Justia Non-Profit Corporations Opinion Summaries

Articles Posted in Alaska Supreme Court
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The Supreme Court of Alaska affirmed a lower court's decision that the Copper River Native Association (CRNA), a non-profit corporation formed by federally recognized Alaska Native tribes, is an arm of its member tribes and thus entitled to tribal sovereign immunity. The case arose when a former employee sued CRNA over her termination. The superior court dismissed her complaint, concluding that CRNA was an arm of its member tribes and therefore entitled to sovereign immunity. The former employee appealed, arguing that CRNA was not entitled to tribal immunity. The Supreme Court of Alaska agreed with CRNA that the legal landscape defining the contours of tribal sovereign immunity has shifted significantly since its 2004 decision in Runyon ex rel. B.R. v. Association of Village Council Presidents. The court adopted a multi-factor inquiry to determine whether an entity is entitled to “arm-of-the-tribe” immunity. Applying this multi-factor inquiry, the court concluded that CRNA is an arm of its member tribes and affirmed the superior court's decision. View "Ito v. Copper River Native Association" on Justia Law

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The City and Borough of Sitka, Alaska allowed an independent nonprofit organization to host a public event at a city facility. The nonprofit organization arranged for a volunteer to hang decorations in the facility; a decoration fell, injuring an event participant. The injured participant sued the City, but not the nonprofit organization, for negligence. The City brought a third-party allocation of fault claim against the volunteer. The parties sought summary judgment, and the trial court concluded that, under federal law, the volunteer could not be held financially responsible for the accident and that the City could not be held vicariously liable for the volunteer’s actions. The remaining negligence issues were decided at a jury trial; the jury determined that the volunteer and the city had not been negligent and therefore were not liable for the accident. The event participant appealed. Finding no reversible error, the Alaska Supreme Court affirmed the trial court judgment. View "Sulzbach v. City & Borough of Sitka, et al." on Justia Law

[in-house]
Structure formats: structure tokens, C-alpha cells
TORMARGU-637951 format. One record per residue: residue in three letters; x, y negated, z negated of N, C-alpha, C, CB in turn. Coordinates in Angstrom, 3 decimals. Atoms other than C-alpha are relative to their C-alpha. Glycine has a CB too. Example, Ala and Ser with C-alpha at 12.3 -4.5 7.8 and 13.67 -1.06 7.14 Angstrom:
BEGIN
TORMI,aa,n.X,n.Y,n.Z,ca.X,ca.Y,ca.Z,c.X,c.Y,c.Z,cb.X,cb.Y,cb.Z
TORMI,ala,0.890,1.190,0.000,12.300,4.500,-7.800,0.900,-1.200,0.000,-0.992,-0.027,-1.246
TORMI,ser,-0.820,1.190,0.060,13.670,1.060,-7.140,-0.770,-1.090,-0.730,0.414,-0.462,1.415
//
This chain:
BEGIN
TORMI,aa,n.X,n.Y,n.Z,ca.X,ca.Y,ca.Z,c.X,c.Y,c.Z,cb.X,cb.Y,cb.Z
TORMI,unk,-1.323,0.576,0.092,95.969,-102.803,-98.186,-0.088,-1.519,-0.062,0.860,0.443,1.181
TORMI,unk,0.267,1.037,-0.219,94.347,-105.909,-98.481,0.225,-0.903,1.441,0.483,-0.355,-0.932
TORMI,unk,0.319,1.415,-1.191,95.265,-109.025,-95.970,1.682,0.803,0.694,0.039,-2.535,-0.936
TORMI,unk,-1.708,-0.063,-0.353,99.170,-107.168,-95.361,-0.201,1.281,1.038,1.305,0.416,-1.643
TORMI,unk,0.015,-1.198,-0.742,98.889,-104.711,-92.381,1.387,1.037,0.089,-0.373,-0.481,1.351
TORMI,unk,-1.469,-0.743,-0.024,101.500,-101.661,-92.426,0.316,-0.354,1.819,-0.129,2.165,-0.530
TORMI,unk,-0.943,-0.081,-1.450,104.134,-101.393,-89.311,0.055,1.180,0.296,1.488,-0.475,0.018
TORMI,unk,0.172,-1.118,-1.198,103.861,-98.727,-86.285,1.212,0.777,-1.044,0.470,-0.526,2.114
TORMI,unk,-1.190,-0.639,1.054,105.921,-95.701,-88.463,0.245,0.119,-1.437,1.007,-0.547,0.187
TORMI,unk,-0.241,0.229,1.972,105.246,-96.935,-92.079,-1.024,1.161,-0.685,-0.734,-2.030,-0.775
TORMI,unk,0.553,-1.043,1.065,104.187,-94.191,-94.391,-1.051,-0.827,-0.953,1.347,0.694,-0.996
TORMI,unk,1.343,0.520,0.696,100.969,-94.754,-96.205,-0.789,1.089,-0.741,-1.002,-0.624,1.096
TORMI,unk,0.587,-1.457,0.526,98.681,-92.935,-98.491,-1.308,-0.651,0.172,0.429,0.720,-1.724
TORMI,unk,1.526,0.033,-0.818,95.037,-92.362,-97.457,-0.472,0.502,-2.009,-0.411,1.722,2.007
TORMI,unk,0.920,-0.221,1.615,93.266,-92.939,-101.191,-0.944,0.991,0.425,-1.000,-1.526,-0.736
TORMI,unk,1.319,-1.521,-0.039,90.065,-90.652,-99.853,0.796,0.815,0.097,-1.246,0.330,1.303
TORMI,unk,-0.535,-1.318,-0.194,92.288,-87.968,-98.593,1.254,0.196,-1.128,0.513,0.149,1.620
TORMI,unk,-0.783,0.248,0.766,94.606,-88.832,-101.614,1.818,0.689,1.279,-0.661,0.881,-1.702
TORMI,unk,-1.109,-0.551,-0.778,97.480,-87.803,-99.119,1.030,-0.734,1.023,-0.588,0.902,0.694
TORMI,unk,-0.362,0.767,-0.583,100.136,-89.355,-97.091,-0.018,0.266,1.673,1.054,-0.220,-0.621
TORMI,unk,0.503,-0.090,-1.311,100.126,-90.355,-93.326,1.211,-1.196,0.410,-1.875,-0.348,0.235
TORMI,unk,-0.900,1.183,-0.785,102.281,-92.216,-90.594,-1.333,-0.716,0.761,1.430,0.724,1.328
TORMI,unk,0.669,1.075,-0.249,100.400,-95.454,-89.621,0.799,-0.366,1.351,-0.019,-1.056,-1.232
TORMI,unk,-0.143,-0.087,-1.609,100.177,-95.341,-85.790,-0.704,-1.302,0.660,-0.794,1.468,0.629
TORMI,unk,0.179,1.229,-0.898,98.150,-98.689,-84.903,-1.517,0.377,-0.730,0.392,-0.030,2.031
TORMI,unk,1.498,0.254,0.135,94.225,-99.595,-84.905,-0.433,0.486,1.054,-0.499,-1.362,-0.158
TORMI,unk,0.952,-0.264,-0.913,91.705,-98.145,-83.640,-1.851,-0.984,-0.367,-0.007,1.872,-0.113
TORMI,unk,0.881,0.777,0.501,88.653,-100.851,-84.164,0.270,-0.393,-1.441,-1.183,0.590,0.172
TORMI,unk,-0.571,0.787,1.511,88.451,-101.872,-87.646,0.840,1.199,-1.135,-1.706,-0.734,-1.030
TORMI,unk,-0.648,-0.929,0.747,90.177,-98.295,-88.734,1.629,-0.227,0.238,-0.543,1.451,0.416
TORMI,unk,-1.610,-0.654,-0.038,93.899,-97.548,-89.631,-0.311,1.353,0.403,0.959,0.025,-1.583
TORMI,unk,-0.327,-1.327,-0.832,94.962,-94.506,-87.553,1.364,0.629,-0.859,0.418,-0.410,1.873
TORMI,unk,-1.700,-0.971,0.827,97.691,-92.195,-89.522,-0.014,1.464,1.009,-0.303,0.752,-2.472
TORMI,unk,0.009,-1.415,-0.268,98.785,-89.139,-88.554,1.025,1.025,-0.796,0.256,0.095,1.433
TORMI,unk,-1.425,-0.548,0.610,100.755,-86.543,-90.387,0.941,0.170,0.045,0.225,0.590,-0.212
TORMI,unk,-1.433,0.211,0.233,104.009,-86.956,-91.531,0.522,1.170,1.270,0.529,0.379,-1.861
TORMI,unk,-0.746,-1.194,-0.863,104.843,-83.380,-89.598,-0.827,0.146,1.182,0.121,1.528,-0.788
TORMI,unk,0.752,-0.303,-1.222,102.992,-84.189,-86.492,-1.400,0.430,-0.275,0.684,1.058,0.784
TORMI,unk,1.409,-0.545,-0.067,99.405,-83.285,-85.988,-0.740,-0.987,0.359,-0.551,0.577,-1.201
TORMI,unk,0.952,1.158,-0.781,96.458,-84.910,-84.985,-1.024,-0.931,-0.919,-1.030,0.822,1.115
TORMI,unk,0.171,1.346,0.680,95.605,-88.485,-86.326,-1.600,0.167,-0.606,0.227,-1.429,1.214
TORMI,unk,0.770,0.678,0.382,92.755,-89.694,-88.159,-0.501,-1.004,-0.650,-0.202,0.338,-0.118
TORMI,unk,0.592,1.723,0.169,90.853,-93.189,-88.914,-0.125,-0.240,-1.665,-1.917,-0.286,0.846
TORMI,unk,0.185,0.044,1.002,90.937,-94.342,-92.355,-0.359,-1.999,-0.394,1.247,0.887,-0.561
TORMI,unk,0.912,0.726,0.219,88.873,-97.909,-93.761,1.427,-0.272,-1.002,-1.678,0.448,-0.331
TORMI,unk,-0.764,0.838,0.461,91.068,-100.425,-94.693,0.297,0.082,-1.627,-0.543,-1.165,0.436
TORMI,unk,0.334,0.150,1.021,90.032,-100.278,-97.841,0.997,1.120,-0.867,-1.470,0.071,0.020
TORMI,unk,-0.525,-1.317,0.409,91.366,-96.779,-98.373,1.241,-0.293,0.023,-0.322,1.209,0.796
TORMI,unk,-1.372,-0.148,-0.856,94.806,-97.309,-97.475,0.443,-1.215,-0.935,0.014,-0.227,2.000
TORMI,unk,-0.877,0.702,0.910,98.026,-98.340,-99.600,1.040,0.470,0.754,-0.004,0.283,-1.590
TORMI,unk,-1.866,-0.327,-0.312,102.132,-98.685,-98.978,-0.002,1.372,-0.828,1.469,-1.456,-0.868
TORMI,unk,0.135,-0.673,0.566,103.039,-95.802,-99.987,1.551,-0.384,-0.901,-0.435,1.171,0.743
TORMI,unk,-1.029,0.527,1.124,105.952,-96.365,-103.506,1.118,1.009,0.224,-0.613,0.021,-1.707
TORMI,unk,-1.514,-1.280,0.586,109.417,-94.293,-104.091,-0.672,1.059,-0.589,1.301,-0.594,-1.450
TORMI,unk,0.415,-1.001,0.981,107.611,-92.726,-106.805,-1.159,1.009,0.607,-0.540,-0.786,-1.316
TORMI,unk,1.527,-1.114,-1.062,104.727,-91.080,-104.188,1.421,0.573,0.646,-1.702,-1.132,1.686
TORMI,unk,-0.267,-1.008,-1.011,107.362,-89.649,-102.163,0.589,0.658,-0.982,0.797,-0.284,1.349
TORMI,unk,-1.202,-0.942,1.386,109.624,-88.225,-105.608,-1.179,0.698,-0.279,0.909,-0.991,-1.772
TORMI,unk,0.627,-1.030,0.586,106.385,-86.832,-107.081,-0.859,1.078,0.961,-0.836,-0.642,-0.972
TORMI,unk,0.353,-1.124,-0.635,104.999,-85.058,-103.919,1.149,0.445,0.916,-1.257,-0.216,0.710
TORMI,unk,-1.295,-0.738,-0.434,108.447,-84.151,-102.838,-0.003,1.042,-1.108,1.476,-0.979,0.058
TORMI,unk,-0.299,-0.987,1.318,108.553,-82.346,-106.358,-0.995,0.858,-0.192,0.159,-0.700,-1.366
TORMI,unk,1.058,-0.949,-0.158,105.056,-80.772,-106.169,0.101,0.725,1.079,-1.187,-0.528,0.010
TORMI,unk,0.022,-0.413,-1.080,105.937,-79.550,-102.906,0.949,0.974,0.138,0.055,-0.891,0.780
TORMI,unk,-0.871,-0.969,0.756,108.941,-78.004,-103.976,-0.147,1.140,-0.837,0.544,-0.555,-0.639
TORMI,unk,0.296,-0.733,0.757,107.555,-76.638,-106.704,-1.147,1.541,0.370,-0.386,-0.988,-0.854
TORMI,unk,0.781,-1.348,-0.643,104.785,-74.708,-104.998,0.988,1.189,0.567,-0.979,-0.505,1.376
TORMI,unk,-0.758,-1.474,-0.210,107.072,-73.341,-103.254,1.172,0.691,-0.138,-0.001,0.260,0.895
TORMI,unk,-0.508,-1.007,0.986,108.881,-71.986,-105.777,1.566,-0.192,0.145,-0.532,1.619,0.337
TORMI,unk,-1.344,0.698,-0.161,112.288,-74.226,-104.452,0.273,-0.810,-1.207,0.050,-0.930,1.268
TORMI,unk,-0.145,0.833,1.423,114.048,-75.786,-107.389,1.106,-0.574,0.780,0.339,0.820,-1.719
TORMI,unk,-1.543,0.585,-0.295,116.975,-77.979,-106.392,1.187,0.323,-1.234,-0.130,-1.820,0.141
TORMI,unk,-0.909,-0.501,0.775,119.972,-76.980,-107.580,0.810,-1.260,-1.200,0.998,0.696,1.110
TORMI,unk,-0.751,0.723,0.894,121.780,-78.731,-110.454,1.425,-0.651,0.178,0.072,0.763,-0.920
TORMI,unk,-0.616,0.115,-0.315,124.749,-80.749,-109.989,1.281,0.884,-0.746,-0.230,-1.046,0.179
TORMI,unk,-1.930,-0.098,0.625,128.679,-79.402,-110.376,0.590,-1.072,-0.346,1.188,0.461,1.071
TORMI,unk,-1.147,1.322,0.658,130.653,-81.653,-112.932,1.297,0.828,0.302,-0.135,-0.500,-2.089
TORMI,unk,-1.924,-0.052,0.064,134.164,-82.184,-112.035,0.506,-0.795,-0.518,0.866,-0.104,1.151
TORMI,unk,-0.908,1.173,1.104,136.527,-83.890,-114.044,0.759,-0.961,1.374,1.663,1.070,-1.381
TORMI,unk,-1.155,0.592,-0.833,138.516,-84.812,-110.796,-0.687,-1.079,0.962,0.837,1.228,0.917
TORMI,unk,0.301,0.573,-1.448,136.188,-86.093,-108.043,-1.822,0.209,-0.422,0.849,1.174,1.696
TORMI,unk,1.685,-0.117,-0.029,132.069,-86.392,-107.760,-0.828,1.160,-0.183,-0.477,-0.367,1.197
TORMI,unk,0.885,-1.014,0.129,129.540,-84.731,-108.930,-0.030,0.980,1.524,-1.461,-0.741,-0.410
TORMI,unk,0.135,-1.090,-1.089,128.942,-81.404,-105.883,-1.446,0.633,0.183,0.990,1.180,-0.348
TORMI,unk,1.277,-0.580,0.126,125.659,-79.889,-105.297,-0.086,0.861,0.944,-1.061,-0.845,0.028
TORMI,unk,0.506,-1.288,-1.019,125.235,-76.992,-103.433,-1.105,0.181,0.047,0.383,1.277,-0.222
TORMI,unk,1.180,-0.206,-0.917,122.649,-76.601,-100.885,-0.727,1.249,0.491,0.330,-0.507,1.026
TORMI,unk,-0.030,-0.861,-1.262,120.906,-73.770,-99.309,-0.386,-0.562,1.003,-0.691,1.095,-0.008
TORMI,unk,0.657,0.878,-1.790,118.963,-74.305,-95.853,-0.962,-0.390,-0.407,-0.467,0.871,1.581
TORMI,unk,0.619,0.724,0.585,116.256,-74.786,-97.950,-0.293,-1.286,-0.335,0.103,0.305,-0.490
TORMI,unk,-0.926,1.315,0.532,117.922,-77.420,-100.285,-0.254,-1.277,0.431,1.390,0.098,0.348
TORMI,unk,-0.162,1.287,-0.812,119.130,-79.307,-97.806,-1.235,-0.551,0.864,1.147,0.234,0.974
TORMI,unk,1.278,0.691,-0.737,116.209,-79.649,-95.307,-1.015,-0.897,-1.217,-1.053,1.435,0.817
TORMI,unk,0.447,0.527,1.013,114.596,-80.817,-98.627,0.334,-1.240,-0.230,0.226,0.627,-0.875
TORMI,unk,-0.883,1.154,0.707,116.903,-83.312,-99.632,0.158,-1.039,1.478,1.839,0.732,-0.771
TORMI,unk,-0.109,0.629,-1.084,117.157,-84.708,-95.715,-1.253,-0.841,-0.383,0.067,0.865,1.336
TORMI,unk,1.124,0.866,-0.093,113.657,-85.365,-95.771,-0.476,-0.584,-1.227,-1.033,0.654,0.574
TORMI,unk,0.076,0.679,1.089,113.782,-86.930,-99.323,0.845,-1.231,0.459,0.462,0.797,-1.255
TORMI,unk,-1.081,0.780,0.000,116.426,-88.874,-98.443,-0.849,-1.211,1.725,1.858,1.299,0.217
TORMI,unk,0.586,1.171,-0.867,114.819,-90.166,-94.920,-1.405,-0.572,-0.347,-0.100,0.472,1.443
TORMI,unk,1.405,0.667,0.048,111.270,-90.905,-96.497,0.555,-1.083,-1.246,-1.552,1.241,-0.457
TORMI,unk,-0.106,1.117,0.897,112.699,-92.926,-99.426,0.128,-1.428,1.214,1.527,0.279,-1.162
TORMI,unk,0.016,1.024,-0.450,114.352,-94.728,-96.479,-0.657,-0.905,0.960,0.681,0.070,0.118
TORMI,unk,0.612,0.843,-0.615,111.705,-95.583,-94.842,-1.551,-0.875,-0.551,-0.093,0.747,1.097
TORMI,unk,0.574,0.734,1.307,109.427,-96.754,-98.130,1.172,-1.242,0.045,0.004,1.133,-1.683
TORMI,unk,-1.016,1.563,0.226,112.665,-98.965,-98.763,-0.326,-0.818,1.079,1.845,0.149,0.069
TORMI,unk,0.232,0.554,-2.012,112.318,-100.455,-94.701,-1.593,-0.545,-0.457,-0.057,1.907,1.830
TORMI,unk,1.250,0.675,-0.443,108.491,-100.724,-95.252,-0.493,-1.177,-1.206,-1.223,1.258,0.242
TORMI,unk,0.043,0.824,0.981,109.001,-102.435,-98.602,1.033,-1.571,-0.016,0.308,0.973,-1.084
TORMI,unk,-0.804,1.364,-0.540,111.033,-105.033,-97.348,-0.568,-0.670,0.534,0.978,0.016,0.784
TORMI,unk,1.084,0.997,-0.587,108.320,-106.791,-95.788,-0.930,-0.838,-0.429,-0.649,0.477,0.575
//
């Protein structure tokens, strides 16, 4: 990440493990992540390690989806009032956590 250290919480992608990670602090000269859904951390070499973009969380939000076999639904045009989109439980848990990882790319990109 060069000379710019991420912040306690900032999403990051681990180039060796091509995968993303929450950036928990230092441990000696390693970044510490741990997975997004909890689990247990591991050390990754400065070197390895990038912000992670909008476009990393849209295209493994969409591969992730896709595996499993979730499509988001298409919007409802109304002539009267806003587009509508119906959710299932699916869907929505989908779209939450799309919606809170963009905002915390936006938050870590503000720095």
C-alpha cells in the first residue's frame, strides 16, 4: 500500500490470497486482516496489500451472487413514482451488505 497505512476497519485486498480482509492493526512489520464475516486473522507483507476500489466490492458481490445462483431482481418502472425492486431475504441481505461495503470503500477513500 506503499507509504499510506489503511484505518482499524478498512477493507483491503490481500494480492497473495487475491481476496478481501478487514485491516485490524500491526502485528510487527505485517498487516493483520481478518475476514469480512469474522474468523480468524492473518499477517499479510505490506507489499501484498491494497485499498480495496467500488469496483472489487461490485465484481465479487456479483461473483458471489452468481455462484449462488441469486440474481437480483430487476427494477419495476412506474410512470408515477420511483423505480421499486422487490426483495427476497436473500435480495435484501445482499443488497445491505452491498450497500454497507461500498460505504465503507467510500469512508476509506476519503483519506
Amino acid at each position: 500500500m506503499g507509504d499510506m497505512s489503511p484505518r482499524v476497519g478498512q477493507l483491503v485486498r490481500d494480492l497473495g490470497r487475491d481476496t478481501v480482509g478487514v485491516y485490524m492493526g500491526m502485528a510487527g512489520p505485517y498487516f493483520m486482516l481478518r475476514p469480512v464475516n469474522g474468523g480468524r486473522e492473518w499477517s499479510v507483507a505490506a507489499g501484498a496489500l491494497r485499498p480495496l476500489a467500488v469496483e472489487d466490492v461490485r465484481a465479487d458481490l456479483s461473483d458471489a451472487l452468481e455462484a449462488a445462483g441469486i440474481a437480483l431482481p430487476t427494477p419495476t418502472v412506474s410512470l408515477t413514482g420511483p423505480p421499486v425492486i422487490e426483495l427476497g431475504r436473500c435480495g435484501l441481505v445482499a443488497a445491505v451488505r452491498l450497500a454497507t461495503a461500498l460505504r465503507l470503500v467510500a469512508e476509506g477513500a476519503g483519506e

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The Fairbanks North Star Borough partially revoked a local ministry’s charitable property tax exemption after learning that the ministry was renting lodging to the general public. The ministry appealed the Borough’s decision to the superior court. The court remanded the issue to the Borough’s assessor for more detailed findings, instructed the ministry that any appeal following remand should be made to the Board of Equalization rather than superior court, and closed the case. The assessor issued new findings justifying the partial revocation of the tax exemption, and the ministry appealed to both the Board and the superior court (in a different case). The ministry also filed a motion in the first appeal asking the superior court to enforce its order instructing that appeals be made to the Board. The superior court issued a sua sponte order granting the ministry’s first appeal on the merits, finding “that the assessor [did not] rely on sufficient evidence to revoke [the ministry’s] tax exempt status.” The Borough appealed. The Alaska Supreme Court concluded that following remand, supplemental Board findings, and a new appeal from those findings, the superior court lacked the subject matter jurisdiction to decide the ministry’s first appeal on the merits. The Supreme Court therefore vacate its decision granting Victory’s appeal. View "Fairbanks North Star Borough v. Victory Ministries of Alaska, Inc., et al." on Justia Law

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The Board of Directors of the Girl Scouts of the United States of America increased the amount of annual membership dues. Farthest North Girl Scout Council, its executive director, and the chair of its board of directors challenged this increase, claiming that the corporation’s governing documents did not give the Board authority to increase membership dues. The superior court denied Farthest North’s motion for summary judgment, ruling in favor of the Girl Scouts of the United States of America that the Board had such authority. The Alaska Supreme Court disagreed, finding the corporate governing documents vested authority to establish membership dues solely in the National Council of the Girl Scouts of the United States of America. View "Farthest North Girl Scout Council v. Girl Scouts of the United States of America" on Justia Law